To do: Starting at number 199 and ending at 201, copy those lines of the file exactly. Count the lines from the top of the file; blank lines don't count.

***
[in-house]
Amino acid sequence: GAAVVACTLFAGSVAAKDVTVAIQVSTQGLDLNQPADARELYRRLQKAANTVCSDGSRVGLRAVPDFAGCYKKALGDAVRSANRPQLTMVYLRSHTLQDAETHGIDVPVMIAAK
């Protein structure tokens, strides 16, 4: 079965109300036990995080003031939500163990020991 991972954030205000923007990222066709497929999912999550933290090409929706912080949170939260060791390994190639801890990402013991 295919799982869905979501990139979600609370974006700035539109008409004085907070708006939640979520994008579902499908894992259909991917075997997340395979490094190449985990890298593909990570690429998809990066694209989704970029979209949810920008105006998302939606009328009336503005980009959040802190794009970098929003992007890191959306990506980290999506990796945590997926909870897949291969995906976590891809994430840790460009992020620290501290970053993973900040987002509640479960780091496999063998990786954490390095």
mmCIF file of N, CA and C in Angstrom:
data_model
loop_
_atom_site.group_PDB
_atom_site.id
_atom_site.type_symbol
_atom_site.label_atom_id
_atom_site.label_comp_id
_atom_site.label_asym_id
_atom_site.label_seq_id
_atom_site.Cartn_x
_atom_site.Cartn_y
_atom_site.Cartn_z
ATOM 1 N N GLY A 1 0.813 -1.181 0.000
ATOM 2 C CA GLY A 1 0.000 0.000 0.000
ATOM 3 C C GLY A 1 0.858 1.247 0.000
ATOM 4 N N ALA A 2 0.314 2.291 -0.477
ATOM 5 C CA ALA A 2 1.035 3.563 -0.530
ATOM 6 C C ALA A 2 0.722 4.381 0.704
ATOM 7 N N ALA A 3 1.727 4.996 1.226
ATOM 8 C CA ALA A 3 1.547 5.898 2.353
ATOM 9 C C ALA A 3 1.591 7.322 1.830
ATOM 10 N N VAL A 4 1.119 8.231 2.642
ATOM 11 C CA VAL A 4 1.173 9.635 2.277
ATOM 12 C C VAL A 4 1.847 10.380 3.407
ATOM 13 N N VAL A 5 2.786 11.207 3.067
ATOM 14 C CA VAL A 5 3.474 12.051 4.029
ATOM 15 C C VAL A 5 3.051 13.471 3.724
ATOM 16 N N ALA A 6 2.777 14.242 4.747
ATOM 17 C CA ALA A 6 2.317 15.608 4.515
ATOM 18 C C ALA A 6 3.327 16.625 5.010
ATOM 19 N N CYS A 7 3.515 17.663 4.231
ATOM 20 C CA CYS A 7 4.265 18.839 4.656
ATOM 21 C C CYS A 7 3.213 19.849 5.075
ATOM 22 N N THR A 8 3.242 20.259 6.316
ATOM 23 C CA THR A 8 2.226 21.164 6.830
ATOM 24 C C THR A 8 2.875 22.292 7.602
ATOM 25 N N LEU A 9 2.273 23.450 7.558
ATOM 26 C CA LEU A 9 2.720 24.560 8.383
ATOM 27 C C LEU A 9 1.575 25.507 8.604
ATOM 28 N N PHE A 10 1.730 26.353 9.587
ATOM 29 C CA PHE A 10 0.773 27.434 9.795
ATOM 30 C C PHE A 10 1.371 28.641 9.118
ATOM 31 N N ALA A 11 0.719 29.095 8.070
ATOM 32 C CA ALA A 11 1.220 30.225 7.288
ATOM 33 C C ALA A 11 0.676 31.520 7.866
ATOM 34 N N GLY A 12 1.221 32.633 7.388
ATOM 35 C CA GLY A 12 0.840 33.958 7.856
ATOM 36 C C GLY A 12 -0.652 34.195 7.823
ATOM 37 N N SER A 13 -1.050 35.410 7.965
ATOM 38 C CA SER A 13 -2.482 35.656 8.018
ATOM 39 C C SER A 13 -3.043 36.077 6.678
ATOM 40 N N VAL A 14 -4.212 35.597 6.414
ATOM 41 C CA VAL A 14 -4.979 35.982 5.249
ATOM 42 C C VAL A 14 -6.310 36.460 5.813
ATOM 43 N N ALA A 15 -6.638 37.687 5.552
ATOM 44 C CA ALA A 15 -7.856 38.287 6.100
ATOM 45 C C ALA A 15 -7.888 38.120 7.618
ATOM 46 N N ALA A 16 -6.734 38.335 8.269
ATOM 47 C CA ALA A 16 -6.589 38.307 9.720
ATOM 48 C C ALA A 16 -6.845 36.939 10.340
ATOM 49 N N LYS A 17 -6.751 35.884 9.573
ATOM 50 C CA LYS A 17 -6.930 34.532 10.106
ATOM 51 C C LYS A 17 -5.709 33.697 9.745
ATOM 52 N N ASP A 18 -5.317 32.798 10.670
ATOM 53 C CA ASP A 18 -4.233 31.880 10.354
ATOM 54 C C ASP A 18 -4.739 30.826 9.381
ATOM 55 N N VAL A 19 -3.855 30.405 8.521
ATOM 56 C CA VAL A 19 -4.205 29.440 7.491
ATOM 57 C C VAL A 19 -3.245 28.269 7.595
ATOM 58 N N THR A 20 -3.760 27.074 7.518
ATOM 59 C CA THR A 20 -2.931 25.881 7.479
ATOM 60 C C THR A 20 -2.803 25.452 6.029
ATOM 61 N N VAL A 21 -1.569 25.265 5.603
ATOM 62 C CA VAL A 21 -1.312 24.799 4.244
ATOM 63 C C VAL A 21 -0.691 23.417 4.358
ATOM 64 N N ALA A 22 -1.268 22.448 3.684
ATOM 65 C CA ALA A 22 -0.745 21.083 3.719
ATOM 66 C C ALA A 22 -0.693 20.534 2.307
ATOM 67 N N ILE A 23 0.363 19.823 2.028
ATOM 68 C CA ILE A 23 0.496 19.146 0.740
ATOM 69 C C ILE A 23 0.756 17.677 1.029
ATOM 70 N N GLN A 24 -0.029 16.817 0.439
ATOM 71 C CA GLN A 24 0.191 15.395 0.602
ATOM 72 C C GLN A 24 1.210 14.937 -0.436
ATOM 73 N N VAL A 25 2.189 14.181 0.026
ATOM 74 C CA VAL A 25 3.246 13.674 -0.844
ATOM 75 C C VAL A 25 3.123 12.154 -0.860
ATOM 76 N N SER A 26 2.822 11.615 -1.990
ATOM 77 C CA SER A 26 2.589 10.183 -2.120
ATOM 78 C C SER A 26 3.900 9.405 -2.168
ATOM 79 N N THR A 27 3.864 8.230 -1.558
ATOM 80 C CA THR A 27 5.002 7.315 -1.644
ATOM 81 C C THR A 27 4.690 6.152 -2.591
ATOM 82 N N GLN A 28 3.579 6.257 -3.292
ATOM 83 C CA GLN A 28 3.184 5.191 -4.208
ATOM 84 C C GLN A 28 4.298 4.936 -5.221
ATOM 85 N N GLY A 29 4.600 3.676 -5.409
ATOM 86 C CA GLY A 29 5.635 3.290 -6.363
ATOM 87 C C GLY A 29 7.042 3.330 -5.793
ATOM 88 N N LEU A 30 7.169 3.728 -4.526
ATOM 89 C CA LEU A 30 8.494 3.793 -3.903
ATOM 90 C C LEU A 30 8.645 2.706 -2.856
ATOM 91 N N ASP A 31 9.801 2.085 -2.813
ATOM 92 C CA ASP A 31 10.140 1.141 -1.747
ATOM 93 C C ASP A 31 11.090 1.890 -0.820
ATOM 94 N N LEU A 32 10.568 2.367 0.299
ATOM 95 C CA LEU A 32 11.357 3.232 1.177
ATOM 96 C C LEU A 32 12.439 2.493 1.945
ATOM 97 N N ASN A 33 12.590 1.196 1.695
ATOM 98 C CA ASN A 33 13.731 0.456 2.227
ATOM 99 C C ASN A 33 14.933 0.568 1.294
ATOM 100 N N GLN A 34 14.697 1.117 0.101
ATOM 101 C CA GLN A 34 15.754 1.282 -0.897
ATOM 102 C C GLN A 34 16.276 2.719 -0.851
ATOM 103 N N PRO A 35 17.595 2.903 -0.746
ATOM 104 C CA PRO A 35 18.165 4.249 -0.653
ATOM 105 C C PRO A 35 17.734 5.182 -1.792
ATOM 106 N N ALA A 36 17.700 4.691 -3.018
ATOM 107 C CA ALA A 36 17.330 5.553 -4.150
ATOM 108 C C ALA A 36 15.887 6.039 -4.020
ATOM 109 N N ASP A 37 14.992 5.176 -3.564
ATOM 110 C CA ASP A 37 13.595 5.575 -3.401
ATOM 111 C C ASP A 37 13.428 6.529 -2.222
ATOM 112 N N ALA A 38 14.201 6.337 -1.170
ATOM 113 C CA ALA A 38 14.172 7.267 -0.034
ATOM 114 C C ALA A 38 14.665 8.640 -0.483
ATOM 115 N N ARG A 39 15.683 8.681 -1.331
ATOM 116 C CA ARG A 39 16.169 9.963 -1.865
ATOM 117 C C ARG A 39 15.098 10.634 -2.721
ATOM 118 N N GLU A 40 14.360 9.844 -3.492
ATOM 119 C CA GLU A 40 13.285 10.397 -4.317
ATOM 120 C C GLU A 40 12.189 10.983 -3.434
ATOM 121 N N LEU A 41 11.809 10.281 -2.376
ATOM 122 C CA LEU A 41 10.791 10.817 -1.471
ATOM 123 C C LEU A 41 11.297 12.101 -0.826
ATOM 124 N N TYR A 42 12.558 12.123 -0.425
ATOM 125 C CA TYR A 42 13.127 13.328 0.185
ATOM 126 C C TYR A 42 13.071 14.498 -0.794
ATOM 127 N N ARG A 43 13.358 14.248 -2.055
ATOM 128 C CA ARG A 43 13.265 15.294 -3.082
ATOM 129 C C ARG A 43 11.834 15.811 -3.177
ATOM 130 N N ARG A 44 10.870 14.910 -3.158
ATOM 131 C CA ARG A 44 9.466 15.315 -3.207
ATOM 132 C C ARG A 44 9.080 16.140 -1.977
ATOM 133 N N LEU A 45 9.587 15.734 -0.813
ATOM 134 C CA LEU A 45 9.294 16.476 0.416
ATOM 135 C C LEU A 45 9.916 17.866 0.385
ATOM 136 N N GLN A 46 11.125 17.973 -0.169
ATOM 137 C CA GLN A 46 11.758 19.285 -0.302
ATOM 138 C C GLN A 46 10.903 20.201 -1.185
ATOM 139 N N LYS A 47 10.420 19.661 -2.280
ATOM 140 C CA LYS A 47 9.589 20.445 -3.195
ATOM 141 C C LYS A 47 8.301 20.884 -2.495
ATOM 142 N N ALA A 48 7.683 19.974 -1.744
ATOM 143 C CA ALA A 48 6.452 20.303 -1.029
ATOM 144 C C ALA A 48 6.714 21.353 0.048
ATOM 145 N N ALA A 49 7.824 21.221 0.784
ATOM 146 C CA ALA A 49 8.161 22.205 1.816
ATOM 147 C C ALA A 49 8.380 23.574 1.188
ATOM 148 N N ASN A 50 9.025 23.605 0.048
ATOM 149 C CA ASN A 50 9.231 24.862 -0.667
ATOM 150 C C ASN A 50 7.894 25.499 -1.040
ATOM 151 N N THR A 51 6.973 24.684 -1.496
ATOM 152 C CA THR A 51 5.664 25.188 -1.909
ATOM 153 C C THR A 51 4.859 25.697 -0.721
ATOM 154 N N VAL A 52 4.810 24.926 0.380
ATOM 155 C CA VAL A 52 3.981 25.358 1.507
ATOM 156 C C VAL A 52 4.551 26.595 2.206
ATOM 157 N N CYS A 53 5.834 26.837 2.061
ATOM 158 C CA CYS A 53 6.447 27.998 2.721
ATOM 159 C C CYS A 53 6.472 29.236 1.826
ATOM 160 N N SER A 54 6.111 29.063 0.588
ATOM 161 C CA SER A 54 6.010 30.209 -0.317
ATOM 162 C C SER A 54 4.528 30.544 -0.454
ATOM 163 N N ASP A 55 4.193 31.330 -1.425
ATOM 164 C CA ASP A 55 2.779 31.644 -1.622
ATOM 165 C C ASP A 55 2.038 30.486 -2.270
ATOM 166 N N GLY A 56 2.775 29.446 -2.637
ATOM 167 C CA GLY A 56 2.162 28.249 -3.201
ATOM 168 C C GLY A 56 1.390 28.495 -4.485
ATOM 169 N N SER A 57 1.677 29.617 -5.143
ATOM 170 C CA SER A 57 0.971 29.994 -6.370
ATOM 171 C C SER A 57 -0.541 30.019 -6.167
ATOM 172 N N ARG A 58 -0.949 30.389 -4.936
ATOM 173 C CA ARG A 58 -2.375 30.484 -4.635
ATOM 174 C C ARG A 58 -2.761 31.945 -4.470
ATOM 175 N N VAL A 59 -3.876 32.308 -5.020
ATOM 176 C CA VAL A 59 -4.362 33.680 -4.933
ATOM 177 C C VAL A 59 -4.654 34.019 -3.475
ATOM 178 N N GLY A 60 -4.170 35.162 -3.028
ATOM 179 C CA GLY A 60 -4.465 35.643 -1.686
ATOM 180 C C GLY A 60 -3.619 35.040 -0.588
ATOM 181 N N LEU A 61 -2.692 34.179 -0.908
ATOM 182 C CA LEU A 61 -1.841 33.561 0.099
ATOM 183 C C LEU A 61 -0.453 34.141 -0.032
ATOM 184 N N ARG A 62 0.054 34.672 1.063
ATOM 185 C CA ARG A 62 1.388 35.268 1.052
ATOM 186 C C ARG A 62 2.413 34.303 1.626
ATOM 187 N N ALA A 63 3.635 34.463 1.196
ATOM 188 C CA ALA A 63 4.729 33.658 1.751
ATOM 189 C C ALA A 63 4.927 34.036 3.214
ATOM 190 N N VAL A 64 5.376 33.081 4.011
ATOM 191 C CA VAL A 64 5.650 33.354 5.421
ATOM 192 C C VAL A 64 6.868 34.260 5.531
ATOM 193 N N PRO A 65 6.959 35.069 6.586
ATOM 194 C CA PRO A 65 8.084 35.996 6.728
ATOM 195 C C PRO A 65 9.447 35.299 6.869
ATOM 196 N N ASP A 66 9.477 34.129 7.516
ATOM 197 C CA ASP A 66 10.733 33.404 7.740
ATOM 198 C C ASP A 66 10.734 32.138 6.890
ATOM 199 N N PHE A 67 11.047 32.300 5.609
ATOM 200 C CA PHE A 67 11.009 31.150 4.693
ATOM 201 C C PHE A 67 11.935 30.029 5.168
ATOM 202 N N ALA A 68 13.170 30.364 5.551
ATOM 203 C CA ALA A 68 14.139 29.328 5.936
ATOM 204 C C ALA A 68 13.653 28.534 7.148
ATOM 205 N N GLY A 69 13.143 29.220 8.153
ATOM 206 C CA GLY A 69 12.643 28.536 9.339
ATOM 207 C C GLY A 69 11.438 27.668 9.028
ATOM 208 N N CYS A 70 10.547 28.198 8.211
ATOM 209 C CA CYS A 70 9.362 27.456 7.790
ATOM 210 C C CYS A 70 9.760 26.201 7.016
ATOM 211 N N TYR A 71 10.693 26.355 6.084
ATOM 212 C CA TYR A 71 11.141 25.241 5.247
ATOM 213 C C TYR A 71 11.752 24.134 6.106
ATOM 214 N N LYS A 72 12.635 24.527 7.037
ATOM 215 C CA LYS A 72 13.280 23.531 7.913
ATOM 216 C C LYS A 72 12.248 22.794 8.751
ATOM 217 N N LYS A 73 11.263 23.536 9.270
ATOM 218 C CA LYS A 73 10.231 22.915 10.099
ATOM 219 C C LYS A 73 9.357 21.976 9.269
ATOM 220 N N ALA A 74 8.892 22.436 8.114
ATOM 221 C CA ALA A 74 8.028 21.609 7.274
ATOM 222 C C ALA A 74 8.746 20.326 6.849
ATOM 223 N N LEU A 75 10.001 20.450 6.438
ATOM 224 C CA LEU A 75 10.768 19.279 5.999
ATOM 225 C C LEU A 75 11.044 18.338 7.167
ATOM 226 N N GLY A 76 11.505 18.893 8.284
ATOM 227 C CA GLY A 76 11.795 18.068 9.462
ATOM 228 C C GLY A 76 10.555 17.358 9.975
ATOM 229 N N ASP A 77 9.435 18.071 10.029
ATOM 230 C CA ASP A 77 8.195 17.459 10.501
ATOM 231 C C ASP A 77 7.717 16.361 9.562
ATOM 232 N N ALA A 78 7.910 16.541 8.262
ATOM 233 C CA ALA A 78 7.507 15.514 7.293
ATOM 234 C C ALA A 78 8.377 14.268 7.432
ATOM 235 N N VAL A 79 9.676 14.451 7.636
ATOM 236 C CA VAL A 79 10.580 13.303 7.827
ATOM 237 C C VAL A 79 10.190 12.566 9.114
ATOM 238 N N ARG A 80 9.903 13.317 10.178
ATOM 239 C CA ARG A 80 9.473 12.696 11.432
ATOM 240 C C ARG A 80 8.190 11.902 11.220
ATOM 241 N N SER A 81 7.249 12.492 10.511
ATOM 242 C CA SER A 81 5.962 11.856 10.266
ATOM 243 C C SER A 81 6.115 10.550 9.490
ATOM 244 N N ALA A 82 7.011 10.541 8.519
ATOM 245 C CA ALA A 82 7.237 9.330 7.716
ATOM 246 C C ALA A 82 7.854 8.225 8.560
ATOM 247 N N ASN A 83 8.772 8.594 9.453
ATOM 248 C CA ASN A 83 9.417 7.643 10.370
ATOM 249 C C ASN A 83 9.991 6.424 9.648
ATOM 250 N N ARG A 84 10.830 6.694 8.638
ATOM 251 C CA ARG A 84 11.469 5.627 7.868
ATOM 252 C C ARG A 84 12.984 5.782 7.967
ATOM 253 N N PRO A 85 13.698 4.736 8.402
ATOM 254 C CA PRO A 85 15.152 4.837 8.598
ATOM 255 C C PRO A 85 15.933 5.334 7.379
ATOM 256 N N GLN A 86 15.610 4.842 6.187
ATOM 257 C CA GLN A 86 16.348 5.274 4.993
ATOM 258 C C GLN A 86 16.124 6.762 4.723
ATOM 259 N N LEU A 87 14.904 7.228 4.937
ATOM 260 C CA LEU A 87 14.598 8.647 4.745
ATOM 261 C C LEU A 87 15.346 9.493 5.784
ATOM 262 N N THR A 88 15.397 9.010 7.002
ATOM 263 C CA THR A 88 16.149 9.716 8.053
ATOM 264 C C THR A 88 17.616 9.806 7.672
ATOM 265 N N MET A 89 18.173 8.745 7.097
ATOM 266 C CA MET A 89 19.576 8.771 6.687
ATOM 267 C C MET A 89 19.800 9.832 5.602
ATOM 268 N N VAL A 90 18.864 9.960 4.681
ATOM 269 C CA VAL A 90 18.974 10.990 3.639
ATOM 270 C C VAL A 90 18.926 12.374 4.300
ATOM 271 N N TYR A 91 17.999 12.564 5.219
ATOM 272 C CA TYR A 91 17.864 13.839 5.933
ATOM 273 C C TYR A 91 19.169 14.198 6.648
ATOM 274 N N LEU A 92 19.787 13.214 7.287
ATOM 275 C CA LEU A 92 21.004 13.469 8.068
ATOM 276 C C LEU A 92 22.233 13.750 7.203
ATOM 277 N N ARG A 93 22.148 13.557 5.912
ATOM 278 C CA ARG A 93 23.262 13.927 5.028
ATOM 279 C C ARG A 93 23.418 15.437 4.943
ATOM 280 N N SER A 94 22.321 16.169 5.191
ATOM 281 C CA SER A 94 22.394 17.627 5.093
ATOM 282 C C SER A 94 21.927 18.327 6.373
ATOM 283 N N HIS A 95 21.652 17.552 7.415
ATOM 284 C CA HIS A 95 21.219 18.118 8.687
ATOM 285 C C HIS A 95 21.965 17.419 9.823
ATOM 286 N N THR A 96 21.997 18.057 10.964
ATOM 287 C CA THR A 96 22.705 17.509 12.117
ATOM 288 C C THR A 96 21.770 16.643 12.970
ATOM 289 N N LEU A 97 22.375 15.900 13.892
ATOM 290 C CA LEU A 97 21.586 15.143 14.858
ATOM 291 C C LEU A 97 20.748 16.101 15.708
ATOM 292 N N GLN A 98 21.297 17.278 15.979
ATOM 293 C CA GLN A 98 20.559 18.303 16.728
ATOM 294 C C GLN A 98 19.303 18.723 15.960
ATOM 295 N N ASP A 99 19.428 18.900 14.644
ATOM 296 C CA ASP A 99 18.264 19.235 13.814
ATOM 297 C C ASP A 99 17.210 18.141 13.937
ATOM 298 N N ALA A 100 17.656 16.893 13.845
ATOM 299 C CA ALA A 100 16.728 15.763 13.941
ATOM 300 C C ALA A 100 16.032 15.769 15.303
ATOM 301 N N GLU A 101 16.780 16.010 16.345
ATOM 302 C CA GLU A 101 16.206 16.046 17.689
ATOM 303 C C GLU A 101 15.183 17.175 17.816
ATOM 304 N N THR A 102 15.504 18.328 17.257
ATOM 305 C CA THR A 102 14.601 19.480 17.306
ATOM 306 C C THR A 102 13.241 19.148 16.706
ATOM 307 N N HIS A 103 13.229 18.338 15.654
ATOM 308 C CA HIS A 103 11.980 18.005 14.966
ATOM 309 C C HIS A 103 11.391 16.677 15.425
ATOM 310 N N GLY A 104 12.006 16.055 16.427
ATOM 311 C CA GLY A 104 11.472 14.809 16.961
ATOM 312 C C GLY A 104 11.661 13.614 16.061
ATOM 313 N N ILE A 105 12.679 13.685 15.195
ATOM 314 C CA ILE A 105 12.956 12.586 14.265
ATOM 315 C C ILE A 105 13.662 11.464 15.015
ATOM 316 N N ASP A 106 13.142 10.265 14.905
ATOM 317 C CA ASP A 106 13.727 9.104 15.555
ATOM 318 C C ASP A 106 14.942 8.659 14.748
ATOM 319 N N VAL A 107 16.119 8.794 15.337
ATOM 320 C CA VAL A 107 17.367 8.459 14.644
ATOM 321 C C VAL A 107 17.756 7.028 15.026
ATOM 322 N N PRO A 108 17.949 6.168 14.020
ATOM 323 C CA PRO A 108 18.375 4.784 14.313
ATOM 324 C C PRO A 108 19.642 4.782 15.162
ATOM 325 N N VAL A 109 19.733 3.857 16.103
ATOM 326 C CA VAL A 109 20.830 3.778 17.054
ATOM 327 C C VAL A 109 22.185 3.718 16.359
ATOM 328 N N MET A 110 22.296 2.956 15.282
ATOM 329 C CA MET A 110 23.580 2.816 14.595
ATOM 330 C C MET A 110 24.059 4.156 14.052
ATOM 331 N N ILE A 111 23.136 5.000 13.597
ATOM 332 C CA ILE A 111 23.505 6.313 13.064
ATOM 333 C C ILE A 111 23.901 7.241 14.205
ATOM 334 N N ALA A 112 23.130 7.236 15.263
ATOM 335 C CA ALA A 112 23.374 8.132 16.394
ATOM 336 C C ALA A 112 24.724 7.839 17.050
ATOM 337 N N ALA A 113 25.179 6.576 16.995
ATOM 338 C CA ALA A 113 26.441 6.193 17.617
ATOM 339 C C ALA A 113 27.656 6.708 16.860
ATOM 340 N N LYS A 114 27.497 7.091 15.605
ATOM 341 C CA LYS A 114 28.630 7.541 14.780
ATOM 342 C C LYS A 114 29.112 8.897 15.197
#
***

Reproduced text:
ATOM 183 C C LEU A 61 -0.453 34.141 -0.032
ATOM 184 N N ARG A 62 0.054 34.672 1.063
ATOM 185 C CA ARG A 62 1.388 35.268 1.052